To continue.

The Family Favorite

I was the good one. I followed the rules, kept quiet, did well in school. I was the peacemaker. I made sure I chose the right side, and I was never angry. I was always told I was calm, cool, and collected. I advocated for everyone to respect and cherish their parents, no matter the mistakes they made. Everything I did, I did it for them.

I began to hate it. I hated when I was mocked for being “perfect”. I hated the way others knew the truth but I was too stubborn trying to keep the peace. I hate that I denied the way I felt, and what I thought about myself was always based on the actions of others. It just wasn’t worth it to me anymore.

I began to realize how imperfect I wanted to be. I didn’t have the desire to cause trouble. I didn’t want to be selfish, rude, or loud, I just wanted to stop pretending everything was alright.

The more I thought about the things I have experienced, the more I realized how much I had kept inside, and the more I realized how okay I wasn’t. From then on, I became reluctant to accept the decisions my family made. I loved them, but it angered me that I had to put up with it so often.

After my first year of school, I went back home. I loved being home, but I started to recognize patterns of enabling, guilt-tripping, and ignorance. I left for school early that summer because I knew if I stayed longer, I would get upset and say something I wasn’t supposed to. It was like I was a bottle of pop that had been rolling around in the back of the trunk, waiting to be opened. I decided not to open that bottle.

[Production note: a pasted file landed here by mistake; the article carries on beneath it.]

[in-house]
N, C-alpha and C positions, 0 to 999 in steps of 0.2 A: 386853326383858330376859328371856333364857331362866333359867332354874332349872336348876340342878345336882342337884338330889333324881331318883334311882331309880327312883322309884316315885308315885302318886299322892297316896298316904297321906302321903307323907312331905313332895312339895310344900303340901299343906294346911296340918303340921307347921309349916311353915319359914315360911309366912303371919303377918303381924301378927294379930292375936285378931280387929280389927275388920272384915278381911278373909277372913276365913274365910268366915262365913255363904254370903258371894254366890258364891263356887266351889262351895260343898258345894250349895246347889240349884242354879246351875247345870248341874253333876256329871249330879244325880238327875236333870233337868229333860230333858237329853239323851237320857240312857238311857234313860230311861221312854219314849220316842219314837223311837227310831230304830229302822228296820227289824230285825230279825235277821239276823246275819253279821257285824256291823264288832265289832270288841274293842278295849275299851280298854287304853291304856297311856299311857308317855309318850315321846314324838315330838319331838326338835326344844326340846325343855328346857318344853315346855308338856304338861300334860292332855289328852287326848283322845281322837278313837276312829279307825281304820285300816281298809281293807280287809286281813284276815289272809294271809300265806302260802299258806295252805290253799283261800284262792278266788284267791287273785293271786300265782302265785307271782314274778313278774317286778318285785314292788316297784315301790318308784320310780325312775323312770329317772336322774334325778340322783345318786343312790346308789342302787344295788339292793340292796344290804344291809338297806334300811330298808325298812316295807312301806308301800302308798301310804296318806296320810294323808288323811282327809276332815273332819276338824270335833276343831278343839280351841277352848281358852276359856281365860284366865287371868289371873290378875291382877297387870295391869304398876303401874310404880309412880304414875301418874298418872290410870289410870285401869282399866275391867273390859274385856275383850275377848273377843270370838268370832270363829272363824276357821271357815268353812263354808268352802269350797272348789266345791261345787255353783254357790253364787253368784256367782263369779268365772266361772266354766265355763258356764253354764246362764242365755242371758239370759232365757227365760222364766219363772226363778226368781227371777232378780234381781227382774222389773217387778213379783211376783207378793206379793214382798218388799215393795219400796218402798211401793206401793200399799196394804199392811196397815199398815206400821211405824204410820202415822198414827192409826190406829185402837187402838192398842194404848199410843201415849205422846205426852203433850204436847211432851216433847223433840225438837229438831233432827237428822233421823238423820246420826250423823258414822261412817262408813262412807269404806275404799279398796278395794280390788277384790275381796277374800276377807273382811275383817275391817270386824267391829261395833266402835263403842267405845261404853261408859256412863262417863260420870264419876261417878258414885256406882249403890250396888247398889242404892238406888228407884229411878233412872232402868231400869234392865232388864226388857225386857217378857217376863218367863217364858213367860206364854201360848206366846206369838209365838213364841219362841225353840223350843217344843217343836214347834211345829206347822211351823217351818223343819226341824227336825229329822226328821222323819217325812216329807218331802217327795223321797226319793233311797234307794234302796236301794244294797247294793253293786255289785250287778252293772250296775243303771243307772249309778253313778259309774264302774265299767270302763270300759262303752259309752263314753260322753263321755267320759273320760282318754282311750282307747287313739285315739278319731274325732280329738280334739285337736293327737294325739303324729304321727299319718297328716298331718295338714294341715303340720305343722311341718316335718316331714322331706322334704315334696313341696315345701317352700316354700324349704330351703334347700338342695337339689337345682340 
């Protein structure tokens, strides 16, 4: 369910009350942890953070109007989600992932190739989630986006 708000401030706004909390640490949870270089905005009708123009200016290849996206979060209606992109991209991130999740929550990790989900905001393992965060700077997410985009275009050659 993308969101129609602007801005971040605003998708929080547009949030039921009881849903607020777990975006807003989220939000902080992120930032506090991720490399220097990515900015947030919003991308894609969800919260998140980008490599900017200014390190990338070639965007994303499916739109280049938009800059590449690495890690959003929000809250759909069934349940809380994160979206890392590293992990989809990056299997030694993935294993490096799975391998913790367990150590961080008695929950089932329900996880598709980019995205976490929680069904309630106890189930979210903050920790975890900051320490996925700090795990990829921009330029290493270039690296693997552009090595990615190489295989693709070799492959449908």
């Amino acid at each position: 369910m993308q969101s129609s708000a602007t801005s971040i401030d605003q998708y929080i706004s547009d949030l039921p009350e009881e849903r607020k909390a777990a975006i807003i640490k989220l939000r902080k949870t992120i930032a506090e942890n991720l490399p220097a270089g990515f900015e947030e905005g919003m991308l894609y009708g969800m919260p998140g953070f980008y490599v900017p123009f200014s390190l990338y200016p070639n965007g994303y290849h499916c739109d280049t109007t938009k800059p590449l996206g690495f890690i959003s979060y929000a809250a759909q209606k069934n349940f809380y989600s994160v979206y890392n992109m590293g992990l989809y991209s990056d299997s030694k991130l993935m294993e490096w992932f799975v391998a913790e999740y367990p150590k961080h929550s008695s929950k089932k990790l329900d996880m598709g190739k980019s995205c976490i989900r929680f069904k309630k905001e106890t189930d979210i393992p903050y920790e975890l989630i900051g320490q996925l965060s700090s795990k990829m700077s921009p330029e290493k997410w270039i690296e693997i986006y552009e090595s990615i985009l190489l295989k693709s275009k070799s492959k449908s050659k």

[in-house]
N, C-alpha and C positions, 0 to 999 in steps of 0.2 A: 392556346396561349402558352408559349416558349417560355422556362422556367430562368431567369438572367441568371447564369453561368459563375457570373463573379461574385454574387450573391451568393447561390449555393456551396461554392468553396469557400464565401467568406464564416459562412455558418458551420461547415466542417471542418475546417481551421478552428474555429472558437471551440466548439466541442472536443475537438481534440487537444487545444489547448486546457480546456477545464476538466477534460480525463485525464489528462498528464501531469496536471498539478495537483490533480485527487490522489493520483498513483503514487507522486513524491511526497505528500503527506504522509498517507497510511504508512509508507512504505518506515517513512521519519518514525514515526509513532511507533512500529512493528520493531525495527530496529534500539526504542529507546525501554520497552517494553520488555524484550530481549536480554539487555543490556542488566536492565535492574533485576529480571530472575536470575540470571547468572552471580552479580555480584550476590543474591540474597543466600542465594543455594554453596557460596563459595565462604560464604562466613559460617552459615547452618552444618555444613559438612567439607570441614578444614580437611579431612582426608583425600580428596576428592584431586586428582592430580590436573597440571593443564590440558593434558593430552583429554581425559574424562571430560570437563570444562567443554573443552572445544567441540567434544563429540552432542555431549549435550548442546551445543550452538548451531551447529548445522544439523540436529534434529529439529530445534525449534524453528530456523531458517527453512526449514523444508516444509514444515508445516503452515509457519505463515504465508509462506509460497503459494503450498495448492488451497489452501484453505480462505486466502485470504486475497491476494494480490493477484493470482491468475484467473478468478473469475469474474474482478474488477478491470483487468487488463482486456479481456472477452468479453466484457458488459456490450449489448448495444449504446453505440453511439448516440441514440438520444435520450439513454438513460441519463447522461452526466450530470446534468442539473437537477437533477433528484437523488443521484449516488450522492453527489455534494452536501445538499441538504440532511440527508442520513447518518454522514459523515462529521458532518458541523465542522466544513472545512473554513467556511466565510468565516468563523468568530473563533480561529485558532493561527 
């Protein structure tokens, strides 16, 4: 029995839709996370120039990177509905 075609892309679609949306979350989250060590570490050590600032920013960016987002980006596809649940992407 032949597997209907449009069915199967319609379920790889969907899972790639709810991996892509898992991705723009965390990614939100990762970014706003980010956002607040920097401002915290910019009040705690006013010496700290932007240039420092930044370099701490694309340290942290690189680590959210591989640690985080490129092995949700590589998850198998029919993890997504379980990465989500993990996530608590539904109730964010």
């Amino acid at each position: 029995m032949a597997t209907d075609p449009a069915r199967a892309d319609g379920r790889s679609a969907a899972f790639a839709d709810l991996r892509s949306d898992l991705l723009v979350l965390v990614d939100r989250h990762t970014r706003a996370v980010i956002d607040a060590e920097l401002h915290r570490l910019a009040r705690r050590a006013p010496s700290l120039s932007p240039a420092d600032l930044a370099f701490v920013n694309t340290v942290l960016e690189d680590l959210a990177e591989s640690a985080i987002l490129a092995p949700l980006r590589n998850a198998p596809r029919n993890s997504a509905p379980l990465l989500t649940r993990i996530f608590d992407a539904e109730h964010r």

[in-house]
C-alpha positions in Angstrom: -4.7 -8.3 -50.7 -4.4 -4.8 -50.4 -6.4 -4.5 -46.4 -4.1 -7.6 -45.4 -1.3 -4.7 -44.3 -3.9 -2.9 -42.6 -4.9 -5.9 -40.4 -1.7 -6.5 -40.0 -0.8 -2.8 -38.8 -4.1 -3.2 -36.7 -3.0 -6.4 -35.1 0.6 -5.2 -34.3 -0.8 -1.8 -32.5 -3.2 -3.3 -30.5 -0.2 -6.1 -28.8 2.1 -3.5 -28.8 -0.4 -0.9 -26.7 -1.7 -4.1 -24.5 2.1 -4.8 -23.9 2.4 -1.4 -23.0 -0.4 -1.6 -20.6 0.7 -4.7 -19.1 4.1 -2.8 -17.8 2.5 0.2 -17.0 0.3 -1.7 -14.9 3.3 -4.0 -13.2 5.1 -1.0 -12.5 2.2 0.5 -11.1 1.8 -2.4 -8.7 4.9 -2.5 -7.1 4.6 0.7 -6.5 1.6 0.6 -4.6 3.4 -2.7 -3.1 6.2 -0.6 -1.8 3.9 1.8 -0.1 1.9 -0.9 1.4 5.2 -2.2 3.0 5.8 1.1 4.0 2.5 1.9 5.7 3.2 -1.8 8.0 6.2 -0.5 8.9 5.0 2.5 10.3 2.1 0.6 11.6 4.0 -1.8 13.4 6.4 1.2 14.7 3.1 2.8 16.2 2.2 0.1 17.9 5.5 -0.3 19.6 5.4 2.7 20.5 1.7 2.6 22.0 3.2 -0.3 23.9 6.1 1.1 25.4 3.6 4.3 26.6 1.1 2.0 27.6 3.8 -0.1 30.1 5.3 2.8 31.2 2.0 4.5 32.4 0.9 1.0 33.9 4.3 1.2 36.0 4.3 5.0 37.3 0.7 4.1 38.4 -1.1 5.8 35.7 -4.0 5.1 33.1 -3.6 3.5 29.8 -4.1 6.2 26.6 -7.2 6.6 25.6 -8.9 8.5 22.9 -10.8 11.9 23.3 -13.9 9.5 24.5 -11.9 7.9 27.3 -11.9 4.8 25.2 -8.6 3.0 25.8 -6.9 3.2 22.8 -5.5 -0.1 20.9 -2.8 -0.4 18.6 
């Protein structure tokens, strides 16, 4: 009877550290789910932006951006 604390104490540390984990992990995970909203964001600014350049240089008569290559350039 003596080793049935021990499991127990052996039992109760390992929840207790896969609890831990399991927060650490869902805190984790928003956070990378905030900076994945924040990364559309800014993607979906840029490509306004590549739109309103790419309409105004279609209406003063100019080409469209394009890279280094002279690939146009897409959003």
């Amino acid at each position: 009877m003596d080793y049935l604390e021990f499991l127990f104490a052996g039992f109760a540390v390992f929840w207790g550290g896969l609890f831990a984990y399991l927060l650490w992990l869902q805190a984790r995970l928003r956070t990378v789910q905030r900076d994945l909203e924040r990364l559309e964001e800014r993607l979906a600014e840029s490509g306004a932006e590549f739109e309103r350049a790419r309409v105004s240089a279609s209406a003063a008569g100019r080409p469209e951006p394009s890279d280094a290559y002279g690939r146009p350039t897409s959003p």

And then that December happened. While on my way home for Christmas, there was yet another conflict. I became upset, angry, sad, I felt everything all at once and I drove back to school because I was sick of putting up with it. After a phone call and a few guilt-trips, I made my way back “home”. Once again, what happened was swept under a rug. I overreacted, the way I felt was wrong, and I needed to support my family.

I went through the rest of my sophomore year of college not knowing who I was, or what I stood for. I made decisions I would never usually make, and surrounded myself with an attitude and with people who I never would have before. I had no idea what I was turning into. I was nothing like the person I was when I began school, and part of me missed that person.

It wasn’t until after that year of school, while I was at home that I realized who I wanted to be. Well, everything I didn’t want to be.